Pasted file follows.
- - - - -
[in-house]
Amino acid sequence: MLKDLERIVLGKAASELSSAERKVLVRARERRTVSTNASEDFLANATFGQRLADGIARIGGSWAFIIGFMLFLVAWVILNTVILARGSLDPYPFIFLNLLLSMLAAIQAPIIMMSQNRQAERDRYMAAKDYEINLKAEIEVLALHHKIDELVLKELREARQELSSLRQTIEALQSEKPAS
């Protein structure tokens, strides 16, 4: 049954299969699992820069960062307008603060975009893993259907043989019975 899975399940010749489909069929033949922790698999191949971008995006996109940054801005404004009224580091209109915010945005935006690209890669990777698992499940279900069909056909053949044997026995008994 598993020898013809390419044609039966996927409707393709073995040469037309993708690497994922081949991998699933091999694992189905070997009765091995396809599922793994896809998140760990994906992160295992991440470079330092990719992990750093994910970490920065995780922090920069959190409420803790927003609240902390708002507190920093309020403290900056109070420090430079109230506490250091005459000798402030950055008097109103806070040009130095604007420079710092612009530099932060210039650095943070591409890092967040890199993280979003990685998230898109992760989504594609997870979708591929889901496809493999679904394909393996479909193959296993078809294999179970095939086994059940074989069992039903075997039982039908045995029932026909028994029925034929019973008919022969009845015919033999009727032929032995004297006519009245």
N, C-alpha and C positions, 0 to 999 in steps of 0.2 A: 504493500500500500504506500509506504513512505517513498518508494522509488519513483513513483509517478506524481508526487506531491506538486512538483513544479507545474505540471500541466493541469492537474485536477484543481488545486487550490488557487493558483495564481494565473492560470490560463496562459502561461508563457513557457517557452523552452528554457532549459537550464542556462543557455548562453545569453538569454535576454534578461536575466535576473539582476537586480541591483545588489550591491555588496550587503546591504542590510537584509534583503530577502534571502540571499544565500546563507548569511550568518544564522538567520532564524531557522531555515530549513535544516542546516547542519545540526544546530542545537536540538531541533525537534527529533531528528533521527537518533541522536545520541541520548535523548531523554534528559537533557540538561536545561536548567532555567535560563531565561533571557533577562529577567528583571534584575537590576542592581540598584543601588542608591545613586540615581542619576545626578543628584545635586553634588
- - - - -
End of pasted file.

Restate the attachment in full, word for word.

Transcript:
[in-house]
Amino acid sequence: MLKDLERIVLGKAASELSSAERKVLVRARERRTVSTNASEDFLANATFGQRLADGIARIGGSWAFIIGFMLFLVAWVILNTVILARGSLDPYPFIFLNLLLSMLAAIQAPIIMMSQNRQAERDRYMAAKDYEINLKAEIEVLALHHKIDELVLKELREARQELSSLRQTIEALQSEKPAS
């Protein structure tokens, strides 16, 4: 049954299969699992820069960062307008603060975009893993259907043989019975 899975399940010749489909069929033949922790698999191949971008995006996109940054801005404004009224580091209109915010945005935006690209890669990777698992499940279900069909056909053949044997026995008994 598993020898013809390419044609039966996927409707393709073995040469037309993708690497994922081949991998699933091999694992189905070997009765091995396809599922793994896809998140760990994906992160295992991440470079330092990719992990750093994910970490920065995780922090920069959190409420803790927003609240902390708002507190920093309020403290900056109070420090430079109230506490250091005459000798402030950055008097109103806070040009130095604007420079710092612009530099932060210039650095943070591409890092967040890199993280979003990685998230898109992760989504594609997870979708591929889901496809493999679904394909393996479909193959296993078809294999179970095939086994059940074989069992039903075997039982039908045995029932026909028994029925034929019973008919022969009845015919033999009727032929032995004297006519009245």
N, C-alpha and C positions, 0 to 999 in steps of 0.2 A: 504493500500500500504506500509506504513512505517513498518508494522509488519513483513513483509517478506524481508526487506531491506538486512538483513544479507545474505540471500541466493541469492537474485536477484543481488545486487550490488557487493558483495564481494565473492560470490560463496562459502561461508563457513557457517557452523552452528554457532549459537550464542556462543557455548562453545569453538569454535576454534578461536575466535576473539582476537586480541591483545588489550591491555588496550587503546591504542590510537584509534583503530577502534571502540571499544565500546563507548569511550568518544564522538567520532564524531557522531555515530549513535544516542546516547542519545540526544546530542545537536540538531541533525537534527529533531528528533521527537518533541522536545520541541520548535523548531523554534528559537533557540538561536545561536548567532555567535560563531565561533571557533577562529577567528583571534584575537590576542592581540598584543601588542608591545613586540615581542619576545626578543628584545635586553634588